[JURIST] Lawyers for two Wyoming groups on Thursday filed a lawsuit [press release; case history] challenging the Federal Elections Commission (FEC) [official website] rules governing advertising, arguing the restrictions are overly broad and confusing. The Wyoming Liberty Group (WyLiberty) [advocacy website] and grassroots organization Free Speech filed the suit on behalf of the three members of Free Speech who wish to spend money advertising about "federal issues." The group reports that the FEC rules are cumbersome and vague and have failed to distinguish "candidate advocacy from issue advocacy." In a press release, WyLiberty said that they had originally requested [letter, PDF] guidance from the FEC on how and to what extent they could legally advertise on issues without violating FEC regulations, but the FEC allegedly responded with a vague, inconclusive answer. WyLiberty staff attorney Stephen Klein said the regulations limit free speech:
The government does not have a reason to force bookkeeping, disclosure and reporting requirements on groups that only speak about political issues, even when those issues, like Obamacare, are associated with candidates. The government weaves a web of complex regulations that restricts politics to so-called professionals and shuts out individuals who just want to speak publically about political issues and those in power.
WyLiberty says the FEC has overstepped its authority in the regulation of political speech in a way that amounts to government censorship of citizens.
Controversy over US election laws continues to arise as the 2012 presidential elections draw near. The US Department of Justice (DOJ) announced on Tuesday that it has filed a lawsuit [JURIST report] against Florida seeking to halt the state's ongoing purging of voter rolls. Florida, in turn, has filed suit [JURIST report] against the US government seeking greater access to government data that will assist the state in the purging process. In April, the US Court of Appeals for the Ninth Circuit upheld [JURIST report] a portion of an Arizona voter registration law requiring voters to show identification at the polls, while striking down a provision that further required proof of citizenship to register to vote in federal elections. That ruling has been stayed [JURIST report] by the Supreme Court. A judge for the US District Court for the Northern District of Illinois in March struck down [JURIST report] two recently-enacted parts of the Illinois Election Code designed to cap campaign contributions.
[JURIST] The Congress of Colombia [BBC profile; JURIST news archive] on Thursday approved [press release] a new law to provide a "Legal Framework for Peace" by a vote of 63-3. It is expected that the proposed law, backed by President Juan Manuel Santos [official website, in Spanish], will assist the government in engaging in peace negotiations with Leftist rebel groups including the Revolutionary Armed Forces of Colombia (FARC) and the smaller National Liberation Army (ELN) [BBC backgrounders] and stop the violence in the country. The bill allows Congress to suspend sentences against rebel group leaders, including those who are deemed to be most responsible for the crimes. It also limits persecution to only those who played crucial roles for crimes, allowing others to escape punishment. The bill, however, does not apply to other paramilitary groups or criminals involved in drug cartels. The bill was heavily criticized by the international community because it allows perpetrators of the gravest crimes go free. Human Rights Watch (HRW) [advocacy website] identified problems [text] with the new law Tuesday, calling it "essentially an amnesty in disguise" and summarizing it as too lenient against criminals. HRW called on the government to change the law to comply with international standards of protecting victims' basic human rights. Despite the Colombian governments past refusal to engage in peace negotiations, after Santos became president the government shifted more towards finding a peaceful resolution to end the armed conflict in the country.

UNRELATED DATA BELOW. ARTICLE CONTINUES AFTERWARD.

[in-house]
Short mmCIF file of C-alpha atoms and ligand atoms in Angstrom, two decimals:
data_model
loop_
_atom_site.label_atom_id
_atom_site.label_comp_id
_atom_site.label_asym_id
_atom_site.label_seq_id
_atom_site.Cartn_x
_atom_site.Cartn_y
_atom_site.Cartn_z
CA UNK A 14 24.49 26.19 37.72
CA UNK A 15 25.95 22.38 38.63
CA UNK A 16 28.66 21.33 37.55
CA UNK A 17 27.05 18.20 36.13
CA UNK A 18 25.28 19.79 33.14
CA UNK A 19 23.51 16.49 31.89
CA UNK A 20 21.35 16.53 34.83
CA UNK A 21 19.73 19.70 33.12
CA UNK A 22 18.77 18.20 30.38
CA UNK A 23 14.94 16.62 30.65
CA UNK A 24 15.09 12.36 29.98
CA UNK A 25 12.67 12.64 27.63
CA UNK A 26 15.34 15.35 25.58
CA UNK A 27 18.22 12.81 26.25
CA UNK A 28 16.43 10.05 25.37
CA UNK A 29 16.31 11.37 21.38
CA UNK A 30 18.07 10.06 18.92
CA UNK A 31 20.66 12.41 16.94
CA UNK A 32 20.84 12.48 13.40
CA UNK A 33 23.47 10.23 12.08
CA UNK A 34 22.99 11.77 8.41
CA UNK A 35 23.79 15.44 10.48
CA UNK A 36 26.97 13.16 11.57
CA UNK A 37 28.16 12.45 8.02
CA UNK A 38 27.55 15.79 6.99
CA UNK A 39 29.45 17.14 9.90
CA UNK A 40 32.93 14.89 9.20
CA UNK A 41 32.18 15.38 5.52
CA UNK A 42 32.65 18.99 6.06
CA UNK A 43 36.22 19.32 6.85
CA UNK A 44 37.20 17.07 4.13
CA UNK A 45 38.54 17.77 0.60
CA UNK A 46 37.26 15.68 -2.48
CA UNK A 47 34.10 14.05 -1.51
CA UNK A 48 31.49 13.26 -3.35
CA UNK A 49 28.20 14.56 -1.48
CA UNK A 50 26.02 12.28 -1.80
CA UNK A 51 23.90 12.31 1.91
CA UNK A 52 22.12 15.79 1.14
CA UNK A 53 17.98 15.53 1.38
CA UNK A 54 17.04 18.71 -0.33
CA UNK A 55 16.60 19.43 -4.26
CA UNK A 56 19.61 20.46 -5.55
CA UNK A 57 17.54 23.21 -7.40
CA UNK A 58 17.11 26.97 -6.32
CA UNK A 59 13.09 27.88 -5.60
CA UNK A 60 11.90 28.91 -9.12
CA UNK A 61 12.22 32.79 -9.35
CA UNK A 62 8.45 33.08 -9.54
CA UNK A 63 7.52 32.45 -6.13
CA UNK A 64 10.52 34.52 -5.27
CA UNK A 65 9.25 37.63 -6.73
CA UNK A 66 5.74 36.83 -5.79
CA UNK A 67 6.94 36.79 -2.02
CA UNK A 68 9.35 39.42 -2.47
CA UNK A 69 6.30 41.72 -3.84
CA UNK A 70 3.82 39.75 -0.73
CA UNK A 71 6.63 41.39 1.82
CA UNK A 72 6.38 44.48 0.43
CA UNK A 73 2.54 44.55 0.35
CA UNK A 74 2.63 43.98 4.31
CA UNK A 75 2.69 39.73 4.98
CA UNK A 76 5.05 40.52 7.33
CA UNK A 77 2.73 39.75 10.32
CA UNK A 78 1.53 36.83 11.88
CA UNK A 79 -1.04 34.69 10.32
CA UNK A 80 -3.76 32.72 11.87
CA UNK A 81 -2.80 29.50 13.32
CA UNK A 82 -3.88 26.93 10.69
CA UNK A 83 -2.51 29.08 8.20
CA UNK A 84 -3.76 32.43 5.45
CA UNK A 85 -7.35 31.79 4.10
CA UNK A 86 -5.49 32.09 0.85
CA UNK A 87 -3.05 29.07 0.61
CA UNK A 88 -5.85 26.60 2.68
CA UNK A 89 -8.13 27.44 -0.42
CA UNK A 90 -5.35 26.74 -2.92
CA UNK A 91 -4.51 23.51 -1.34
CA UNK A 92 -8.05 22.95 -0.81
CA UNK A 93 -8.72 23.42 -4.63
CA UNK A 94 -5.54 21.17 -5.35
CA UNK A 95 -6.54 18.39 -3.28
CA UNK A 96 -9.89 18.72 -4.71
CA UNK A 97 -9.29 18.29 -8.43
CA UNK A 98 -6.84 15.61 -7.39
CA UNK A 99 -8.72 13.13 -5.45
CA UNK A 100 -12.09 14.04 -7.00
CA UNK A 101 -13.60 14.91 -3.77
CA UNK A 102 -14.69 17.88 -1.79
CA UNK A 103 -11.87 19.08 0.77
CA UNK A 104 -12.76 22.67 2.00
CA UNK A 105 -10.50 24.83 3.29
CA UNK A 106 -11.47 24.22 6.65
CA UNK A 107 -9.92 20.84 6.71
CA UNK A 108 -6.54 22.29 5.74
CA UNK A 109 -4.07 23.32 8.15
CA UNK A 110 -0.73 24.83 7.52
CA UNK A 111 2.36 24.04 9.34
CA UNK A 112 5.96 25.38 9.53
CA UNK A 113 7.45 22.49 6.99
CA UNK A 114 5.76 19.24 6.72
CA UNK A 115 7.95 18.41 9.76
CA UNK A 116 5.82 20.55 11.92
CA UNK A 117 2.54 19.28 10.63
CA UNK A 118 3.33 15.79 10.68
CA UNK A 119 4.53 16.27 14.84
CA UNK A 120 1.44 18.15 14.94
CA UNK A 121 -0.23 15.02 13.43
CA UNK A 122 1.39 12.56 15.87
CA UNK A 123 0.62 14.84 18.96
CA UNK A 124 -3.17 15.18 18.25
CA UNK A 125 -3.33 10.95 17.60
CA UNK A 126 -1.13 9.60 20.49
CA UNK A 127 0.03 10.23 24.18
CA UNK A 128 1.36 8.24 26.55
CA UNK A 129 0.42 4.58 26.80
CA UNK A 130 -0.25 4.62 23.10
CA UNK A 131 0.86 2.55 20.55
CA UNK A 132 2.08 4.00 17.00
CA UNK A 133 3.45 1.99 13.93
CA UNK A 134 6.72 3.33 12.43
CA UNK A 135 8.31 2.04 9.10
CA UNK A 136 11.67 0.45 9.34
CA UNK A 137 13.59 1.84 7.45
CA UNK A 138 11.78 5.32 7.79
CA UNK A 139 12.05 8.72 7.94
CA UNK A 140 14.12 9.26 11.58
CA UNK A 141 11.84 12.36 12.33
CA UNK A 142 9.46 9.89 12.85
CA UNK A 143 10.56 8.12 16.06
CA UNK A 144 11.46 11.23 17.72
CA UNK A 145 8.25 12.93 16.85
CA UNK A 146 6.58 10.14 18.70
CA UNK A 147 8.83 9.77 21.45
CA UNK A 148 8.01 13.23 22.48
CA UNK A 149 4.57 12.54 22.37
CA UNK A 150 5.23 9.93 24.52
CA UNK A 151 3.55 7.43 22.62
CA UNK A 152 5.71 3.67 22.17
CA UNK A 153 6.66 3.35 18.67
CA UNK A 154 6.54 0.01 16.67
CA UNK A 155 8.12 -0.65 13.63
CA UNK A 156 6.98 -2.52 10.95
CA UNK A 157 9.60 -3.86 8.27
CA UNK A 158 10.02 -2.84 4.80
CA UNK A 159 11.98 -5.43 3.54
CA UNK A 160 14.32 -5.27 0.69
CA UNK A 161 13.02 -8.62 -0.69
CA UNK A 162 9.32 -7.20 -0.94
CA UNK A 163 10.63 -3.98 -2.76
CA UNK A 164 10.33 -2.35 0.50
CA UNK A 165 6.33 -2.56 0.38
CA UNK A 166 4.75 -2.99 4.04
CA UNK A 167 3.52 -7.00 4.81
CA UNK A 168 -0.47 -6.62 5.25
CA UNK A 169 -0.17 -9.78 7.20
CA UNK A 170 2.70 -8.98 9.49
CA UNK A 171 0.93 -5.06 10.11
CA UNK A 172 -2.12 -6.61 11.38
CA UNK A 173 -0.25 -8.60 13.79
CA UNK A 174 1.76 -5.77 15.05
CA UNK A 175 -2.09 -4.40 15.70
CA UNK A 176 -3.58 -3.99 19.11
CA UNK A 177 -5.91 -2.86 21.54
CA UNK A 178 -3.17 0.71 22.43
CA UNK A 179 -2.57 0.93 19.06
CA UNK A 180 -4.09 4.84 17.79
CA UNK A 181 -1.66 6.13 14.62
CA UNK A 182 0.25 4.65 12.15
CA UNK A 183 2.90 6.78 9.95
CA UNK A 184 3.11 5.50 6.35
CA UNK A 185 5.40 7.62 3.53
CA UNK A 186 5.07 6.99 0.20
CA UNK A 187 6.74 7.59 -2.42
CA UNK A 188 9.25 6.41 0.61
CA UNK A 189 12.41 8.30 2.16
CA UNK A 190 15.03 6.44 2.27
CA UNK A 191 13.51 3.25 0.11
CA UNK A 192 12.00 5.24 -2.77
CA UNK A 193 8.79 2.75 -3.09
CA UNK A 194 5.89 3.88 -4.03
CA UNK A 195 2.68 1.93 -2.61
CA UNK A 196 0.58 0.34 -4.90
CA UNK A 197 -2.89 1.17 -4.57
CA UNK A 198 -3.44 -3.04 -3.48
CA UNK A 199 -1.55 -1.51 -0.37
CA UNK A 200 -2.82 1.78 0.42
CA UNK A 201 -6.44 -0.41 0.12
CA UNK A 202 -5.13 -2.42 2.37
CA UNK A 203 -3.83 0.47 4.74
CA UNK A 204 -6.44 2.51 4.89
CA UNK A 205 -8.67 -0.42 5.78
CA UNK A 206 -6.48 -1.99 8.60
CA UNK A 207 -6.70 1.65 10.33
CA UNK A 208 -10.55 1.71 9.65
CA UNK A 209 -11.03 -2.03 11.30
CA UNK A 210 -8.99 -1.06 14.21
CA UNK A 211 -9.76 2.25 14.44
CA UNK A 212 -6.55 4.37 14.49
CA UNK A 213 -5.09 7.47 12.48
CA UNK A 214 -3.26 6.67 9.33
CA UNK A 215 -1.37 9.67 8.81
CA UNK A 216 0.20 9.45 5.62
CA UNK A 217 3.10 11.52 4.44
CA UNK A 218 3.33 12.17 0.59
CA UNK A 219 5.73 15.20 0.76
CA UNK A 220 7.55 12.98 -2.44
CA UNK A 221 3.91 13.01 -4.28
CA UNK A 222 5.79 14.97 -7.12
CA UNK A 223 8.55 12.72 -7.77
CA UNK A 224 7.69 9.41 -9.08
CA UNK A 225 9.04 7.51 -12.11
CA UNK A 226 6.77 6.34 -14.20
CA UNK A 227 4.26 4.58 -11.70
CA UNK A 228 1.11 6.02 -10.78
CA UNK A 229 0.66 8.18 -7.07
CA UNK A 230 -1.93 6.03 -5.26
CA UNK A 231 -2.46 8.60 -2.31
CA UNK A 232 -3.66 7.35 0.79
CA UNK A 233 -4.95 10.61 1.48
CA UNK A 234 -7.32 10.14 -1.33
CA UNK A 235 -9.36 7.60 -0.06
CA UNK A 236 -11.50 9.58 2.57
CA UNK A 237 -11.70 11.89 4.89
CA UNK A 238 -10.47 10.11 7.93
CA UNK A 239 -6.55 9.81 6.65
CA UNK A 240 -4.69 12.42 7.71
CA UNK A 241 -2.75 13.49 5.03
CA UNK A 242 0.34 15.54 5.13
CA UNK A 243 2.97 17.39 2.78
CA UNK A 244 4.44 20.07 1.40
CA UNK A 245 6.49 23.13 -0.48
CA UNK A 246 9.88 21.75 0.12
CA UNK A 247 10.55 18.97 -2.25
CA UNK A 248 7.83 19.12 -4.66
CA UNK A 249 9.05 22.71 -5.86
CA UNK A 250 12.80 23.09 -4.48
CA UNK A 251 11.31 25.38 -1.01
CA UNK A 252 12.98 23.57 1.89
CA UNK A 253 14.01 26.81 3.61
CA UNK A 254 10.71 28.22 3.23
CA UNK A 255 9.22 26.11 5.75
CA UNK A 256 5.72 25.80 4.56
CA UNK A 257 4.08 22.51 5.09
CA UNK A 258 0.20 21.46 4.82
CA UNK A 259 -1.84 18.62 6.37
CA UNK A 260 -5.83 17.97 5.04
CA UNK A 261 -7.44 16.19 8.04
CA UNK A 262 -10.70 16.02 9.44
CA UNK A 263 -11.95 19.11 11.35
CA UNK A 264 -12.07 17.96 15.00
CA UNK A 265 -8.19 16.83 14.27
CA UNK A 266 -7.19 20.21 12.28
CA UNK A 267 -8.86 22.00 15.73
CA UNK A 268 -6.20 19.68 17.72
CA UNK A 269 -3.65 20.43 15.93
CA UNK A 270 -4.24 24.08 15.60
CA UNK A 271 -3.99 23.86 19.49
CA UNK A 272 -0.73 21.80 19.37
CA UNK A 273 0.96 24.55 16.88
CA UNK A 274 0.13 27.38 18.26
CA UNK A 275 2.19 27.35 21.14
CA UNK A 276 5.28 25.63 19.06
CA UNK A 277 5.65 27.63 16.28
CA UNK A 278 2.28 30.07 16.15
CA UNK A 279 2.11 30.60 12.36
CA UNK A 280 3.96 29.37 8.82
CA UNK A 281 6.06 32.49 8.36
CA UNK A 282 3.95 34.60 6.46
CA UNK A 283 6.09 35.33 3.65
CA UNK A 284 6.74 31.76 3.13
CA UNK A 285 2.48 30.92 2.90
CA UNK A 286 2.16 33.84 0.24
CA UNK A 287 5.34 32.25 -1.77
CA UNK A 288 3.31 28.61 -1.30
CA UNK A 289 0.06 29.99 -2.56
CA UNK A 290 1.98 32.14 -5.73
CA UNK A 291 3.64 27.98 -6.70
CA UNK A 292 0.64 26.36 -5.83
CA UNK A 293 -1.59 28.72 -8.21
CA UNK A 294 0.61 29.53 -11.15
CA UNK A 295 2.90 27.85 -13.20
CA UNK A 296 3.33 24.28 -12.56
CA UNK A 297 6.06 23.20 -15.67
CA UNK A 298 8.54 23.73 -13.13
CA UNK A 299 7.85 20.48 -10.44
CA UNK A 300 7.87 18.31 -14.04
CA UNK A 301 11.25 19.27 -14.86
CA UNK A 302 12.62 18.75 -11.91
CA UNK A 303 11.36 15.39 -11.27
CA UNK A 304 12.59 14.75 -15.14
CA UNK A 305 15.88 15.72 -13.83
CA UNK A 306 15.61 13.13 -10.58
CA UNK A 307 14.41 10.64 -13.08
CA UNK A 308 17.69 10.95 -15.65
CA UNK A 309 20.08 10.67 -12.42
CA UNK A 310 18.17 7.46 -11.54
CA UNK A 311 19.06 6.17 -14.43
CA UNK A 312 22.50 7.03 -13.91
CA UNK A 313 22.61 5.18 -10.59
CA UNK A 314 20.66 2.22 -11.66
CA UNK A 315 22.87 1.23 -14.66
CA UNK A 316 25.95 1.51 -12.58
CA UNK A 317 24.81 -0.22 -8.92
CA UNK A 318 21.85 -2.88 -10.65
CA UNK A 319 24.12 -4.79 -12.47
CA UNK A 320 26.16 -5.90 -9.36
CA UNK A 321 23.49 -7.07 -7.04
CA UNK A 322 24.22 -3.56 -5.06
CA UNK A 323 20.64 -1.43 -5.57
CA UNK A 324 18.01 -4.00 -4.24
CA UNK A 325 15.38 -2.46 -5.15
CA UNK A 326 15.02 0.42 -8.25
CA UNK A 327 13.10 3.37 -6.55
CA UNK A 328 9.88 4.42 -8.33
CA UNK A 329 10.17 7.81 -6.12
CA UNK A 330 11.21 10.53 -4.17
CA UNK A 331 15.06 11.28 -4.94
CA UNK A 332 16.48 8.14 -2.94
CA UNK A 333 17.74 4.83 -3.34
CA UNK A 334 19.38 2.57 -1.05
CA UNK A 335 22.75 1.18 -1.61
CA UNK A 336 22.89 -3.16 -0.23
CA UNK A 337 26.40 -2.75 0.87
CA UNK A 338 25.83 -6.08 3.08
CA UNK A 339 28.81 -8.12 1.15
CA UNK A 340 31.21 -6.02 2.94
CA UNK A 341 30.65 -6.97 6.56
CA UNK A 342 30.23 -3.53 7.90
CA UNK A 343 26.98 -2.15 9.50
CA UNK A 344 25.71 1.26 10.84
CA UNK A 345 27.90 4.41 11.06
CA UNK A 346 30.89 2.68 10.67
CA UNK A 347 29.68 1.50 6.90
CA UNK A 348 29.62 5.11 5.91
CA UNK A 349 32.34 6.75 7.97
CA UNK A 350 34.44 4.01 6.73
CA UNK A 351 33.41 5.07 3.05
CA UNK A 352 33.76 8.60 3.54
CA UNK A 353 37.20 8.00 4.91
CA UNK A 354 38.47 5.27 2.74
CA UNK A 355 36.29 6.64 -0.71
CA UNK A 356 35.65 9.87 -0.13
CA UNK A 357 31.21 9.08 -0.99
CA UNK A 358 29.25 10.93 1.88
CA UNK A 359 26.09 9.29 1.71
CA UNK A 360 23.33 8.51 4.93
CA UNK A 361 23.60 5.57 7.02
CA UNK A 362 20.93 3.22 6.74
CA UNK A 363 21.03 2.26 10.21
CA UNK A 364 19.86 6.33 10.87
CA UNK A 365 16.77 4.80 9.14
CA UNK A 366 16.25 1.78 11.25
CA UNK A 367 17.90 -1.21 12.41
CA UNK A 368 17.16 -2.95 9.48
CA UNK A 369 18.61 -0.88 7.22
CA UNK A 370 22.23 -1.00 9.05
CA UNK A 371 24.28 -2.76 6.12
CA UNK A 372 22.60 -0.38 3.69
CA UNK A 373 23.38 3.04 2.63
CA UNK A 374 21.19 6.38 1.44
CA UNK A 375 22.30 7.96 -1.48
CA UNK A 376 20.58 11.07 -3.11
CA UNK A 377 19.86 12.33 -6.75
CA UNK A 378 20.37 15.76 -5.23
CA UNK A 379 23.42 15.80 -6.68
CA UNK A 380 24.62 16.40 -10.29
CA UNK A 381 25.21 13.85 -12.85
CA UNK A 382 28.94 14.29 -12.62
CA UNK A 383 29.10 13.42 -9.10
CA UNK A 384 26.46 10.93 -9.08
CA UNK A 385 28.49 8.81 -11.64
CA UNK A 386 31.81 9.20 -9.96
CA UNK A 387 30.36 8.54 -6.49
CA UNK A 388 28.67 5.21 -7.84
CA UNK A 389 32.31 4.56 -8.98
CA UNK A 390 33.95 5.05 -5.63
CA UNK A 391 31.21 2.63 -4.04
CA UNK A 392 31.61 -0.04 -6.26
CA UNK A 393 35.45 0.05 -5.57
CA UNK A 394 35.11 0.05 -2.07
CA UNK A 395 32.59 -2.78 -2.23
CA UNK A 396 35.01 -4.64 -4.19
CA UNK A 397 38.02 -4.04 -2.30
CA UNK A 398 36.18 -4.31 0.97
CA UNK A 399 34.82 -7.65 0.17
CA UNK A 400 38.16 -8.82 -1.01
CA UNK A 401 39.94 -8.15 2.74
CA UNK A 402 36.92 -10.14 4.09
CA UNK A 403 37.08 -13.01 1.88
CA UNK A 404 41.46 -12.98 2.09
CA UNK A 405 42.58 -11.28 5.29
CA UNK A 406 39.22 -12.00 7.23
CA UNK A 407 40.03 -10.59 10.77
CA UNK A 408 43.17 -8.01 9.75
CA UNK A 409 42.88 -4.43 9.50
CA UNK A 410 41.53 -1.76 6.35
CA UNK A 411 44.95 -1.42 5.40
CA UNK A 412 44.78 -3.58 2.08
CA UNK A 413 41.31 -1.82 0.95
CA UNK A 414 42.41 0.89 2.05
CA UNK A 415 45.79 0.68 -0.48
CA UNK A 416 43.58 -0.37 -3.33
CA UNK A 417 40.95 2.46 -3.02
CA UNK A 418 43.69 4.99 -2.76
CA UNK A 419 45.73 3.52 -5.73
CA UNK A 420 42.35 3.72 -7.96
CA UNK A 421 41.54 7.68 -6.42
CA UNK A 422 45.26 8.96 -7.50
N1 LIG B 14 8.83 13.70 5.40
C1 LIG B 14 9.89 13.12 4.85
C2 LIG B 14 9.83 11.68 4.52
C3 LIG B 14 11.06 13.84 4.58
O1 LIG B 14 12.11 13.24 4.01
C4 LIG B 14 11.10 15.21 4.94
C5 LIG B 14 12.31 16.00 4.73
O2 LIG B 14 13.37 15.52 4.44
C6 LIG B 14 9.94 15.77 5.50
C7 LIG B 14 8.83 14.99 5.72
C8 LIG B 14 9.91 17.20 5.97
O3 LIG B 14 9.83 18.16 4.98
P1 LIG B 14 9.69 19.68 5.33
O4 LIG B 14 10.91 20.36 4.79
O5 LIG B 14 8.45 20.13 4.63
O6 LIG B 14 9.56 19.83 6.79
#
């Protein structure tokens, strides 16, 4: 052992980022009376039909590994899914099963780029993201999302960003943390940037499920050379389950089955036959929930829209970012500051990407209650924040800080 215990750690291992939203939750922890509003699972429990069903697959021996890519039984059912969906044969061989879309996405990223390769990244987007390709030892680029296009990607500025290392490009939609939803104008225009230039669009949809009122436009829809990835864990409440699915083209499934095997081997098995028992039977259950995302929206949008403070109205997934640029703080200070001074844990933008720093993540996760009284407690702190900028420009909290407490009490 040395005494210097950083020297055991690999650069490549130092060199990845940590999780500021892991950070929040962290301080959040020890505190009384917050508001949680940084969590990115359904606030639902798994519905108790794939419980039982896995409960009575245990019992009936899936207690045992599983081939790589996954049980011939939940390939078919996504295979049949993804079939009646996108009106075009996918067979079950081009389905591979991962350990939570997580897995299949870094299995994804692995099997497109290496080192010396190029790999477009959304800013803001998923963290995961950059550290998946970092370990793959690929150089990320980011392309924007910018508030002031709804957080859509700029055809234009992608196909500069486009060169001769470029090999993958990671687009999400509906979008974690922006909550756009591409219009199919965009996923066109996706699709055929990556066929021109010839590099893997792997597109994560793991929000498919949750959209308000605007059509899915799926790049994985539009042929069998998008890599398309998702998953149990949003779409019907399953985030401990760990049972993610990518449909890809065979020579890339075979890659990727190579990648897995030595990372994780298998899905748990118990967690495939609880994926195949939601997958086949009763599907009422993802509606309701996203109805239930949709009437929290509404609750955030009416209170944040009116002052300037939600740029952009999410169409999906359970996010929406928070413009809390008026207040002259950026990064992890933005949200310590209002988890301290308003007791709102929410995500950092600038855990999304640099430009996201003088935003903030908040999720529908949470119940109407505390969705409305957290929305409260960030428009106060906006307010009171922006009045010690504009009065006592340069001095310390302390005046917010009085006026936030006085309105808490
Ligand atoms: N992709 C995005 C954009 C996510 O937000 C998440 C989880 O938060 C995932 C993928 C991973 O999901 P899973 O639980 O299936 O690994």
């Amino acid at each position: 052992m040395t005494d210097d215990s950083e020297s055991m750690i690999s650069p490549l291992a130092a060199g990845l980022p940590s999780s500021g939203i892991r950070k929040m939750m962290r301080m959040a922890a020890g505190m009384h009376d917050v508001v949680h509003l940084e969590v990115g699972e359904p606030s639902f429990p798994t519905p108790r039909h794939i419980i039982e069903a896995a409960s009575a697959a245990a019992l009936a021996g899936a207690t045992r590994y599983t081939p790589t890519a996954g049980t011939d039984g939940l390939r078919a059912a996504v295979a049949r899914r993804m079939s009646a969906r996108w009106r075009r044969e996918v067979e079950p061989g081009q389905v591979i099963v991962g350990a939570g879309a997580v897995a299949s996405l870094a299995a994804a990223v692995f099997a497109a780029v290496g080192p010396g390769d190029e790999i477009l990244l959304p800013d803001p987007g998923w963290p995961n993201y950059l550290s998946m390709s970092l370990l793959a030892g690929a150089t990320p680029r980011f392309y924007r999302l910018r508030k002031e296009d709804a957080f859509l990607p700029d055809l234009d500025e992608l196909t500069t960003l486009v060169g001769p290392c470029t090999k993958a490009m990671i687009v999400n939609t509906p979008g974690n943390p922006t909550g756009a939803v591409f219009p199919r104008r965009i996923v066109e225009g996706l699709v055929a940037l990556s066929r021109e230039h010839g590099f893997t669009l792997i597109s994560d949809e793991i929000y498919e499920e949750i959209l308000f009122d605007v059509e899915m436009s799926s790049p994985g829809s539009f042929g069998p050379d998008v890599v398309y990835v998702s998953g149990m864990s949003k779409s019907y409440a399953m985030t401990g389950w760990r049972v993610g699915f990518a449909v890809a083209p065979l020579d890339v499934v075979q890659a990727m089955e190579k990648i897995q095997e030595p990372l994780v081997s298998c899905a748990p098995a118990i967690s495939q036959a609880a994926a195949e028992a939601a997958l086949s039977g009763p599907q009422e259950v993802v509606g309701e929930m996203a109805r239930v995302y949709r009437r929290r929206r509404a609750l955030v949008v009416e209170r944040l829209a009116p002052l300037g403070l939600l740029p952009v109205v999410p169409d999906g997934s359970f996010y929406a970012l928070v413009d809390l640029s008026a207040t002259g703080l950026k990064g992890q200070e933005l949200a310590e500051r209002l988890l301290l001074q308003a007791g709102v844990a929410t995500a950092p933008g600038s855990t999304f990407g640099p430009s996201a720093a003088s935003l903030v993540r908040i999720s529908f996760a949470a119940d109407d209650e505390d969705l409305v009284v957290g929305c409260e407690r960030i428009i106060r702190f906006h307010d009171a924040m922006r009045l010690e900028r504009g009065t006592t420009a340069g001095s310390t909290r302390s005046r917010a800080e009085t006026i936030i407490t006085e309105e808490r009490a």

[JURIST] The US Department of Homeland Security (DHS) [official website] issued a directive [memorandum, PDF] on Friday saying that it will stop deporting many illegal immigrants [press release] under the age of 30 who were brought to the US as children. In the memorandum, DHS Secretary Janet Napolitano [official profile] declared that the DHS would exercise what it termed "prosecutorial discretion" toward undocumented immigrants who were under 16 years old when they entered the US, have continuously resided in the US for at least five years, have graduated high school or served in the armed forces, have not committed a crime and are under the age of 30. Napolitano said that the DHS policy directive is necessary to ensure that the nation's immigration laws are enforced justly:
Our Nation's immigration laws must be enforced in a strong and sensible manner. They are not designed to be blindly enforced without consideration given to the individual circumstances of each case. Nor are they designed to remove productive young people to countries where they may not have lived or even speak the language. Indeed, many of these young people have already contributed to our country in significant ways. Prosecutorial discretion, which is used in so many other areas, is especially justified here.
In the memorandum, Napolitano also clarified that the DHS directive does not create any new immigration status or pathway to citizenship for undocumented immigrants.